There are two big issues the supposed fix doesn’t address. One, the Patriots easily could be 0-4 in Super Bowls since Spygate.
“A perfect storm of issues” led to Patriots cornerback Malcolm Butler being benched for Super Bowl 52, NFL Network’s Ian Rapoport reported Tuesday evening.
Butler, who because of illness arrived in Minneapolis a day after the rest of the Patriots, apparently didn’t practice well and, in a final complicating factor, violated a team rule “believed to be related to curfew,” according to the report.
Teams and coaches have always embraced the underdog role. The Eagles and Pederson brought it to a new level, as the team was motivated by the disrespect shown by oddsmakers who had the sixth-seeded Falcons and then the Vikings favored over the top-seeded Eagles.
The dog masks were a cute prop, but they sent a message of how the team and the proud city of Philadelphia felt when they were written off as injuries mounted. Besides Wentz, the Eagles lost All-Pro tackle Jason Peters, middle linebacker (and defensive signal caller) Jordan Hicks, elusive running back Darren Sproles, special teams captain Nick Maragos and kicker Caleb Sturgis.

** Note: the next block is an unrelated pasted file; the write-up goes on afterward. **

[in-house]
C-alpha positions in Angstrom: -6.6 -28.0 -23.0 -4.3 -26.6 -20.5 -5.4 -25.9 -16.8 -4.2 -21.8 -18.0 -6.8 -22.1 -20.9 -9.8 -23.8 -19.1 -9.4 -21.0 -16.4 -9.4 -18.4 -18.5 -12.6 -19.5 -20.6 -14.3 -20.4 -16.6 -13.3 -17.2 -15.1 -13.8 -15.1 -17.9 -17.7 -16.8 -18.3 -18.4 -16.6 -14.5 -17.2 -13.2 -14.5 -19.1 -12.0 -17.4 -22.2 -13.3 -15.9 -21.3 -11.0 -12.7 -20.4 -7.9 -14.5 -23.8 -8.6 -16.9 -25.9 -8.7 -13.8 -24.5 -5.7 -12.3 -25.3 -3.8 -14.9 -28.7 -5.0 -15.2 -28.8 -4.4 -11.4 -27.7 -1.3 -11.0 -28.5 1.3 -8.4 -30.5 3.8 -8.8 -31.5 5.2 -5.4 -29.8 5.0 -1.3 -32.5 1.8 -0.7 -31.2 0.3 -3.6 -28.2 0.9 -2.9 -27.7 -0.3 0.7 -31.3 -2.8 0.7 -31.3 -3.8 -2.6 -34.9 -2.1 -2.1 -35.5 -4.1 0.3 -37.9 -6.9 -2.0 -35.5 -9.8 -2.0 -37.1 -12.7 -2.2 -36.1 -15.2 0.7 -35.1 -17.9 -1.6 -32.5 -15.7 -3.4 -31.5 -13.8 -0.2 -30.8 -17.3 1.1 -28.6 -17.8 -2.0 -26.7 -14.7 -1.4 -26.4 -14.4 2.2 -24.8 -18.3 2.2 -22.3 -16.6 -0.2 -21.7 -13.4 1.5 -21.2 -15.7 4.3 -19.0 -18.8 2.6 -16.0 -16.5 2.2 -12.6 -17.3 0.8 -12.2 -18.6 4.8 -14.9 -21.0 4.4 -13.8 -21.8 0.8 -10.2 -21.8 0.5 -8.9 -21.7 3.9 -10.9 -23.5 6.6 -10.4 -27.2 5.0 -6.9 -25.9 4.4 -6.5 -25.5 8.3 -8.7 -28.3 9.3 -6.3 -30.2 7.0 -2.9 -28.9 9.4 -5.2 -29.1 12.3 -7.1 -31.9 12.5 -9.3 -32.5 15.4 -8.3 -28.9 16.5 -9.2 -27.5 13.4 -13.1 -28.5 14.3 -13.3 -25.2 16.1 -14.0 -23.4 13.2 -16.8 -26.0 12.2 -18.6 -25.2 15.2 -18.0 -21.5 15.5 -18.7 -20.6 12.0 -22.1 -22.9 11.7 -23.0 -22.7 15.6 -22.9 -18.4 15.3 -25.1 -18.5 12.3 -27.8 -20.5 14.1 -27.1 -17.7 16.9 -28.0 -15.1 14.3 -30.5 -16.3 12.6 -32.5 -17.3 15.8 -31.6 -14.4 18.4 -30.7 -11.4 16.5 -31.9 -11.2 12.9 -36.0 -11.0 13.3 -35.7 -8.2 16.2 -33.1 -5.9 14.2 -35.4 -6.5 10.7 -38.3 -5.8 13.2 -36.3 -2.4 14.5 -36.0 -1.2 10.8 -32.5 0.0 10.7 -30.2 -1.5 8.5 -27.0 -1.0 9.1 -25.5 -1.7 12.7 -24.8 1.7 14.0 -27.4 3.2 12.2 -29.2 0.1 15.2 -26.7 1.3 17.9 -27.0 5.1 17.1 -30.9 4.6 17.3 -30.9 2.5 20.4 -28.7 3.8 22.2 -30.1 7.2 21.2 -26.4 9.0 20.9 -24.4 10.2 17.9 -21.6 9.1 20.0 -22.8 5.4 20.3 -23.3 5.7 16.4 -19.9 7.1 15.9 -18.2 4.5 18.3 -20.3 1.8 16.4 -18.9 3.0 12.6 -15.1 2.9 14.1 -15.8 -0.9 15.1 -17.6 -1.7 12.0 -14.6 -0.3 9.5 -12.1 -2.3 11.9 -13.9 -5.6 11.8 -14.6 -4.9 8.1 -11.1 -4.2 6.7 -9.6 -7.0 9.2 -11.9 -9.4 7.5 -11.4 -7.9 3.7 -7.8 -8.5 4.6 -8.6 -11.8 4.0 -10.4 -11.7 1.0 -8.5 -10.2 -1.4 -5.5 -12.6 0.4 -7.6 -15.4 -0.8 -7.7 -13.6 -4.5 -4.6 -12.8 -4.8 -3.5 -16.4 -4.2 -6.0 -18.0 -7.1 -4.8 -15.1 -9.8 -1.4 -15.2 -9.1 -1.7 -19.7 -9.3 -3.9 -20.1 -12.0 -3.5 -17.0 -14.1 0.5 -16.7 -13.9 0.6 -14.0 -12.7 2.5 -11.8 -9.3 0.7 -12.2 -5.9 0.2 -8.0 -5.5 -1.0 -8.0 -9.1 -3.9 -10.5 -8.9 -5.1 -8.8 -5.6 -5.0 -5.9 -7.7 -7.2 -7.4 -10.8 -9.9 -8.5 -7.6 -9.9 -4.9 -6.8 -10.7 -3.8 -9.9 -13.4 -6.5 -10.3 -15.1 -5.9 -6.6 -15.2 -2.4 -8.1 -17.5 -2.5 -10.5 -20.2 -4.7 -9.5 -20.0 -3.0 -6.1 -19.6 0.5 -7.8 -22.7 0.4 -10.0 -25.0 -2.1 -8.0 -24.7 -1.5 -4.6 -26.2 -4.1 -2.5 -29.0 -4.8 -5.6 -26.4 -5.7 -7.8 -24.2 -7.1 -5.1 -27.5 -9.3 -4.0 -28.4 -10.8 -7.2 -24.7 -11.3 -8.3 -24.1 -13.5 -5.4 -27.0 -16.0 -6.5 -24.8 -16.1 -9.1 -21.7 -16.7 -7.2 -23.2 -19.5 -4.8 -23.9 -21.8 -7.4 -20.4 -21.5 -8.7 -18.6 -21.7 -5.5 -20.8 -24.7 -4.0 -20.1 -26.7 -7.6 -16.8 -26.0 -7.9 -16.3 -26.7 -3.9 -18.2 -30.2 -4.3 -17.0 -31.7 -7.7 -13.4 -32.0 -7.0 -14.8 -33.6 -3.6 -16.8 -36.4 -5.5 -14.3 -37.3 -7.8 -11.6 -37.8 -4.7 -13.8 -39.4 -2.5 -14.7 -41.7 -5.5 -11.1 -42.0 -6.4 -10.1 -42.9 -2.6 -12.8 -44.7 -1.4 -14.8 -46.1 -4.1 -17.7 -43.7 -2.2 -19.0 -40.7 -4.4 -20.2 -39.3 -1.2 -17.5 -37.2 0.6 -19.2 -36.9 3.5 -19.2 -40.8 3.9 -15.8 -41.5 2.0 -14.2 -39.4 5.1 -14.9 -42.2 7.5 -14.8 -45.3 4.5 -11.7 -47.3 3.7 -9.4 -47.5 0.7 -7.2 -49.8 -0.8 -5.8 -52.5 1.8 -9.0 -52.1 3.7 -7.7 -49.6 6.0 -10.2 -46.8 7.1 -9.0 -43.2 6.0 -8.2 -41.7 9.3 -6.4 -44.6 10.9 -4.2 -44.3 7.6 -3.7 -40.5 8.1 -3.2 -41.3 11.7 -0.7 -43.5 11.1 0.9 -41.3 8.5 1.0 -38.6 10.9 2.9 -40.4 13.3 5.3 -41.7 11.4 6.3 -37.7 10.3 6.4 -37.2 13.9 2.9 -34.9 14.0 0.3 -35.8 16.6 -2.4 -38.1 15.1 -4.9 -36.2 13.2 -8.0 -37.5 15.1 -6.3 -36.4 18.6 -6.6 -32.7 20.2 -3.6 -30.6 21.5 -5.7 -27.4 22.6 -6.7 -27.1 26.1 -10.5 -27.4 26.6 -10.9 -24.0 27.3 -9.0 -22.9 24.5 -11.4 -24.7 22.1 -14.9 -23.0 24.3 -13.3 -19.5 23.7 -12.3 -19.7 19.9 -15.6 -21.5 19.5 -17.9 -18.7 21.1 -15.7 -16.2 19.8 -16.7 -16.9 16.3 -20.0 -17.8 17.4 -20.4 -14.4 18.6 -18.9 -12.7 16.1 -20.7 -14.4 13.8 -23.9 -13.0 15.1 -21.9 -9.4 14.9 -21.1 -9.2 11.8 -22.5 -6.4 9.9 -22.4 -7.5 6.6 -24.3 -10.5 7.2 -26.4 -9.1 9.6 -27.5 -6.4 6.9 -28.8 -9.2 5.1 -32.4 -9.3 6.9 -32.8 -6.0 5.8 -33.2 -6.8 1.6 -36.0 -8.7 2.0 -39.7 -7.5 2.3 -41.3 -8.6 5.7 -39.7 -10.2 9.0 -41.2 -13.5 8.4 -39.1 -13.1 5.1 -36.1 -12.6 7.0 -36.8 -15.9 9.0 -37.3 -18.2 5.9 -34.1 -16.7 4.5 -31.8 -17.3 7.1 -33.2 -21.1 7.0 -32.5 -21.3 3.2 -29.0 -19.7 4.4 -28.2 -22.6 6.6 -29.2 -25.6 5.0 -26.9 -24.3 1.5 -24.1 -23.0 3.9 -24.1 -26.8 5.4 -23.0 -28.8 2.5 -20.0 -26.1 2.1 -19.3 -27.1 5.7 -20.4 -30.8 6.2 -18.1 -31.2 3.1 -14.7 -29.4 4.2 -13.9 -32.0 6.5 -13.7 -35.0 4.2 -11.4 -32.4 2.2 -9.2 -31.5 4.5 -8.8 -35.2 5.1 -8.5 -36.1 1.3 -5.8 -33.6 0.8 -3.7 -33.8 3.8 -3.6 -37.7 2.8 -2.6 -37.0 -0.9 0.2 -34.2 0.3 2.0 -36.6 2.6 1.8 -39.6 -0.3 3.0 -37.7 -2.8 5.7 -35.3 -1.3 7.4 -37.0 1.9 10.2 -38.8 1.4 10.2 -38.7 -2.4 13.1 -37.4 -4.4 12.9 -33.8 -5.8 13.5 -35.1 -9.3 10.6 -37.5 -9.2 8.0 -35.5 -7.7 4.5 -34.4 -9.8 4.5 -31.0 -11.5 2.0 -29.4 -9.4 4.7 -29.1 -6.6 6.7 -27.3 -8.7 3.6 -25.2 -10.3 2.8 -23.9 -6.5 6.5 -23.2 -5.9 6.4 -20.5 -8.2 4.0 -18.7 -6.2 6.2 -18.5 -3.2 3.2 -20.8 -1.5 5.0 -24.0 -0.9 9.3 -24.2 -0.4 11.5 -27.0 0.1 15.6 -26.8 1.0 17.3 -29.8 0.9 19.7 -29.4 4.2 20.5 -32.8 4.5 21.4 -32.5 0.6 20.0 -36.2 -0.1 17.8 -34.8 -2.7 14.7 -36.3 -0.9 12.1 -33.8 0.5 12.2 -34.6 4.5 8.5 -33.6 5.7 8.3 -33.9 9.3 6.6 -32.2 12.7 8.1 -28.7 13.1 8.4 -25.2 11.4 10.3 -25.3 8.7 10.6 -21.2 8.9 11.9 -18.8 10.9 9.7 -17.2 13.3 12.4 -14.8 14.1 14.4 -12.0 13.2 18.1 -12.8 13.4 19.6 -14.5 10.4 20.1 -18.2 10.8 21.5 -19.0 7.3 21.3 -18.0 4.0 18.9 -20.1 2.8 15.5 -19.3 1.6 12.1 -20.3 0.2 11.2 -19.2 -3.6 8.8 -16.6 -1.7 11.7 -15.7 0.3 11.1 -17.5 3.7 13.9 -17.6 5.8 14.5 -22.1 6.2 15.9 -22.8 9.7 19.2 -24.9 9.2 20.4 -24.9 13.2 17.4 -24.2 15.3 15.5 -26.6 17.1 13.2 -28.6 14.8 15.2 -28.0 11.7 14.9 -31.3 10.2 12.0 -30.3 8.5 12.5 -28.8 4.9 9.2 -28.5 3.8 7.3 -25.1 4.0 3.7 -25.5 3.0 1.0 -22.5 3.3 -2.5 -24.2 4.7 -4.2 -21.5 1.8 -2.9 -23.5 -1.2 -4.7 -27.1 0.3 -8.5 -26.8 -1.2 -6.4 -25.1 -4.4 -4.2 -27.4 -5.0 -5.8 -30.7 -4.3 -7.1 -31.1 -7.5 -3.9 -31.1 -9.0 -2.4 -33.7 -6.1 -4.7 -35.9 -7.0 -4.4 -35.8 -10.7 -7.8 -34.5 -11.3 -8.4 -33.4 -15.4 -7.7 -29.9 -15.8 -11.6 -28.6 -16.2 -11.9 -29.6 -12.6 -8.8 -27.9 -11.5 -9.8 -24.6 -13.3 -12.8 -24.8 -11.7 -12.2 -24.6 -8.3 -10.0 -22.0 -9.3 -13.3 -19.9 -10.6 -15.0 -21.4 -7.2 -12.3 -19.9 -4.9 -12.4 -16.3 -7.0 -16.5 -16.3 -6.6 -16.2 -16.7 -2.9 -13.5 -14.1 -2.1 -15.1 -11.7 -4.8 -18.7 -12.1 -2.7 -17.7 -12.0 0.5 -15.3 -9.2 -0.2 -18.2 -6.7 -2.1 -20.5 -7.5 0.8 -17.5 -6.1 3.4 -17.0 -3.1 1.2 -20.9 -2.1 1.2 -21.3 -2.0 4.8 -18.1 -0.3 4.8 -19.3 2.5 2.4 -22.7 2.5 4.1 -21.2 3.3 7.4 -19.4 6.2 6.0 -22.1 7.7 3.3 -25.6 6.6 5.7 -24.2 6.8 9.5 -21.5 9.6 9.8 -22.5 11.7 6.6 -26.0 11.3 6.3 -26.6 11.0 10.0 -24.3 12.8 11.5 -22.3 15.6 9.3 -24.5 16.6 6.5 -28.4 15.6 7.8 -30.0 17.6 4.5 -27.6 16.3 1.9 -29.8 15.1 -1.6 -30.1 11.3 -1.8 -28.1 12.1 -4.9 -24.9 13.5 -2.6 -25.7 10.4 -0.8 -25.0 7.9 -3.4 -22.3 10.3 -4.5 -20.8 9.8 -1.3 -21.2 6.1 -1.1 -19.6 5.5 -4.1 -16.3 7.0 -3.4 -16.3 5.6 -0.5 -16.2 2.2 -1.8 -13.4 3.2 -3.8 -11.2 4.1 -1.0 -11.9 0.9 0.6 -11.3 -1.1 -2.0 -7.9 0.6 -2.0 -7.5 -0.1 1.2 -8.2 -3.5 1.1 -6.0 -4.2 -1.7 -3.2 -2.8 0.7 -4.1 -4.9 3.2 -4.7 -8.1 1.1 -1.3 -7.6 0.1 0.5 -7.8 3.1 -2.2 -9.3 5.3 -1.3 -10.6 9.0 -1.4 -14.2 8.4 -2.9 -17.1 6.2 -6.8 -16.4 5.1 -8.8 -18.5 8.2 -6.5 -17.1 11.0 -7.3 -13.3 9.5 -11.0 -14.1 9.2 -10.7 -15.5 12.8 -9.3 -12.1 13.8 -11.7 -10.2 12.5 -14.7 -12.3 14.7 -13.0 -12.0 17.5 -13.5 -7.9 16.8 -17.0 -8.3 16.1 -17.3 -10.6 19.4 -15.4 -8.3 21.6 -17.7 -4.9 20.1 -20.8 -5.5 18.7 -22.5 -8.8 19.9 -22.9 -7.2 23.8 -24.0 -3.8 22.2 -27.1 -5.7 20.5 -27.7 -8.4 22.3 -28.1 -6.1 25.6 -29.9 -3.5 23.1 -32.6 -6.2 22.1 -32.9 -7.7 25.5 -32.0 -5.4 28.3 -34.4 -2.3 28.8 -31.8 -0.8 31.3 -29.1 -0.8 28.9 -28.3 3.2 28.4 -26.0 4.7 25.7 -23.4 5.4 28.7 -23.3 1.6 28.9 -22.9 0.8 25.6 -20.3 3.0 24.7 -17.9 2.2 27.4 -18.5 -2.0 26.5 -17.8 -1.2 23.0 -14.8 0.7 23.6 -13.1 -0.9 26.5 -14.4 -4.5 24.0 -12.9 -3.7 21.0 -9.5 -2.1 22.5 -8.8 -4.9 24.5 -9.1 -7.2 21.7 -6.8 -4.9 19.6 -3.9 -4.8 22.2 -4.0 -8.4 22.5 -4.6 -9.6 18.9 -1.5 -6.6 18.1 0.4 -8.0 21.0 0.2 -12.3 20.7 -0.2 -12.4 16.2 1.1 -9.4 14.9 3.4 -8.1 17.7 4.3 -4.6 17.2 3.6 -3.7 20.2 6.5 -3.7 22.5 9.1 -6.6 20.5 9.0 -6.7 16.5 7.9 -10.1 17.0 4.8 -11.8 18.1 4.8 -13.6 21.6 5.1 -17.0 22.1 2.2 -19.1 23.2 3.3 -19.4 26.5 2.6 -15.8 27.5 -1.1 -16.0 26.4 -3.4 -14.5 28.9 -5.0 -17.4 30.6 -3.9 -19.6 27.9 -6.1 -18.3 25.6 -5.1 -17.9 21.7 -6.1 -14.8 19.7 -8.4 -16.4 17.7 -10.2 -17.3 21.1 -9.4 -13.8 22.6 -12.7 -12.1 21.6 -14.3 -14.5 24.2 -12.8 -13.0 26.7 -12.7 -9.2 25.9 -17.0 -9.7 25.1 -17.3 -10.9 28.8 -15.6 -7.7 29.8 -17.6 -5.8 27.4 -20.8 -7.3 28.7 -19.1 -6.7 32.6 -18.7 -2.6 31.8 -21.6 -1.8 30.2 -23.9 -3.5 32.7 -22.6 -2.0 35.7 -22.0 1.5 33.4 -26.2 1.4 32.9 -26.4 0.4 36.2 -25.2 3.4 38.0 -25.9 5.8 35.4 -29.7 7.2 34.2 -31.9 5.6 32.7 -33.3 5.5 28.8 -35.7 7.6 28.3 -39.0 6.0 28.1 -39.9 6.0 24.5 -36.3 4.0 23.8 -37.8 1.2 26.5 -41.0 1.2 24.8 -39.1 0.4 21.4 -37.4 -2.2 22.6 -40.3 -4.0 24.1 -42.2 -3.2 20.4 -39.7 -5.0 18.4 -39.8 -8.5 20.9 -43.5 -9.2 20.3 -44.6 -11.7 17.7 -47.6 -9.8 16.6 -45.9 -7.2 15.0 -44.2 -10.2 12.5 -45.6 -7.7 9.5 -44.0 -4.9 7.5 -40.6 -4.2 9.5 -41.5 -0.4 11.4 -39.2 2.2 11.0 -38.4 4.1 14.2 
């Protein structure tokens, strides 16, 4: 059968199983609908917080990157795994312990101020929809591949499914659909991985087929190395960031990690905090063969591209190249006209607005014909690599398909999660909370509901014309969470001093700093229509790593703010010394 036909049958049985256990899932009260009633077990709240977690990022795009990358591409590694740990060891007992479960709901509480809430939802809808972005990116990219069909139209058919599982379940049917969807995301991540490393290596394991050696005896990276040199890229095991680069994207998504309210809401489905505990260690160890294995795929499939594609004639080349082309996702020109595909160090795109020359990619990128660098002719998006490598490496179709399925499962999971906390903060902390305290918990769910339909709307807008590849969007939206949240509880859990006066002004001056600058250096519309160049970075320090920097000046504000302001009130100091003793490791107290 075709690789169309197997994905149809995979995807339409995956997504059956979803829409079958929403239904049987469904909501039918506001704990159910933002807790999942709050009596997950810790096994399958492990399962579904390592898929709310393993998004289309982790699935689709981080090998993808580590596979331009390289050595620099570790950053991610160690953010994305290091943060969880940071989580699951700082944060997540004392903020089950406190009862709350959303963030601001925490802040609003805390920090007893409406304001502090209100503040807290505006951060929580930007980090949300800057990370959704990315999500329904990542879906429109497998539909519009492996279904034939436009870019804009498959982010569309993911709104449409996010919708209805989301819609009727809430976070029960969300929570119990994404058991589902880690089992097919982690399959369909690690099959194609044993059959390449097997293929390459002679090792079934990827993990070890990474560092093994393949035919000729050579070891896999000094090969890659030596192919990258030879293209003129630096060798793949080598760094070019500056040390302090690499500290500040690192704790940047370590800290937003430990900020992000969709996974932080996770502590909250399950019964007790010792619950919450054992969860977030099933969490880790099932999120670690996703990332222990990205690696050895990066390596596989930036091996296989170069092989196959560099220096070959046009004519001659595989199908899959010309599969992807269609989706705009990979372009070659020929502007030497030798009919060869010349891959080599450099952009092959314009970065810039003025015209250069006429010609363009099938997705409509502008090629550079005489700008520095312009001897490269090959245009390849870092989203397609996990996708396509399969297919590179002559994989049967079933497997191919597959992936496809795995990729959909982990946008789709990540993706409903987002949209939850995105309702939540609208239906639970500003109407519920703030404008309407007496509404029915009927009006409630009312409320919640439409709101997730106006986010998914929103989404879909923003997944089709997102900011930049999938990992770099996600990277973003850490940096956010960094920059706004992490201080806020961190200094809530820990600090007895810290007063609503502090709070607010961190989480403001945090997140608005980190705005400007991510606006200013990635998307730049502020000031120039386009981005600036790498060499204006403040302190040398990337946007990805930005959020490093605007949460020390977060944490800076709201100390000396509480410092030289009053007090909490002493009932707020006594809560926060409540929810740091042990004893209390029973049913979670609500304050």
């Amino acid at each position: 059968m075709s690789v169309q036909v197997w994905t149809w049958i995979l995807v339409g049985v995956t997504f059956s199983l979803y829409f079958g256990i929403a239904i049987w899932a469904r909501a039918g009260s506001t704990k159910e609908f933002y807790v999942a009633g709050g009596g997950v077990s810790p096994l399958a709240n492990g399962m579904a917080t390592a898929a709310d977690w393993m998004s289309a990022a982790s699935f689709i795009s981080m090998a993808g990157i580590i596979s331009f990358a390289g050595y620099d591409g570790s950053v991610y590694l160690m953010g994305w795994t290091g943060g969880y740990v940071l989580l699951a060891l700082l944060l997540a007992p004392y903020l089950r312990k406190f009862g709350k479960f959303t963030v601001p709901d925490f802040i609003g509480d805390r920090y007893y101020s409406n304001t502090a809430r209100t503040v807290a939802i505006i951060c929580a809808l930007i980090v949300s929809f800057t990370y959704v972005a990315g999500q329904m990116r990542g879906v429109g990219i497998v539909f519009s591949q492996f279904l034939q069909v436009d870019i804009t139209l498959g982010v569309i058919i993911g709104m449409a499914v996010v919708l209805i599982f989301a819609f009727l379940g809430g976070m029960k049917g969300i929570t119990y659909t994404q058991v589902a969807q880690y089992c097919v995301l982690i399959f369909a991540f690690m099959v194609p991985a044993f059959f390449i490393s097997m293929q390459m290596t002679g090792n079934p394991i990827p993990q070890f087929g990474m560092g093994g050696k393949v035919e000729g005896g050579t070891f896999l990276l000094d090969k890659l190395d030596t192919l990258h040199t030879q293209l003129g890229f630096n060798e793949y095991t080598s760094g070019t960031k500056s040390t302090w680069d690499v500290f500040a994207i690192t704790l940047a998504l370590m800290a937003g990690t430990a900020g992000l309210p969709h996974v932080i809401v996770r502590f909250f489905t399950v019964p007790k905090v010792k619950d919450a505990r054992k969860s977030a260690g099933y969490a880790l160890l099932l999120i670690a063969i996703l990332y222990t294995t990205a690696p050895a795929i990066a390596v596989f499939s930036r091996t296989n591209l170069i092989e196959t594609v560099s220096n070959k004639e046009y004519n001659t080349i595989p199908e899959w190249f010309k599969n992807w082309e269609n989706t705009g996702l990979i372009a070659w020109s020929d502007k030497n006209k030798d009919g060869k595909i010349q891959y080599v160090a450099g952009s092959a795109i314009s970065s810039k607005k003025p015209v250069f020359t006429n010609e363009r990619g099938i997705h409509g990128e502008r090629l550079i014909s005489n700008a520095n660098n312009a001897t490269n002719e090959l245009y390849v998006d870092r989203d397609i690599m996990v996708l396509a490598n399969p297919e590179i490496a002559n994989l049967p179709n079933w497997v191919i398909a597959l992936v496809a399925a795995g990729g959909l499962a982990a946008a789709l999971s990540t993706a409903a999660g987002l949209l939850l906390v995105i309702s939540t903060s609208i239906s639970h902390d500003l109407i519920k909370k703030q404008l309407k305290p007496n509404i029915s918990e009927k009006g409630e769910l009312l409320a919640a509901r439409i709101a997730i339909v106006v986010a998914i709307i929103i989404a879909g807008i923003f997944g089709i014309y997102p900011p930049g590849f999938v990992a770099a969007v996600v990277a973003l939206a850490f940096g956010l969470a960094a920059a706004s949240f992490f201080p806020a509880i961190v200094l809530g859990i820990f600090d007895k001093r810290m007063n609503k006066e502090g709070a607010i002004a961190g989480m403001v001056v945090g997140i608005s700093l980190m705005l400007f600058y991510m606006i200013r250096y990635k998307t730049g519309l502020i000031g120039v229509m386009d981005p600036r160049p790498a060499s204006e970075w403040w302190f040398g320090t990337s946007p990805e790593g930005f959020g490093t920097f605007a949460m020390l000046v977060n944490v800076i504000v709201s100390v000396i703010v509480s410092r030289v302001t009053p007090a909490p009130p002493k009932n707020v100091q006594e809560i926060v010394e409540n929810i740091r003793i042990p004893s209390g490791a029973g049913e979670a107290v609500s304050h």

They lost twice to the Giants, and unless you believe Seattle’s Russell Wilson intentionally tossed an interception at the goal line and Atlanta offensive coordinator Kyle Shanahan threw the game with play-calling, there is no cheat code for those New England victories. Had the Patriots lost those two games, the narrative around Belichick and Brady would be a hell of a lot different.
Two, there is never a good explanation for the entanglements within Goodell’s web. Does Goodell instruct officials not to call penalties on the Patriots? Do Belichick and Brady have knowledge of the situation? Is a ref patting Brady on the shoulder indicative of a league-wide conspiracy that if uncovered would destroy the NFL? If such conspiracy existed, millions would never watch again.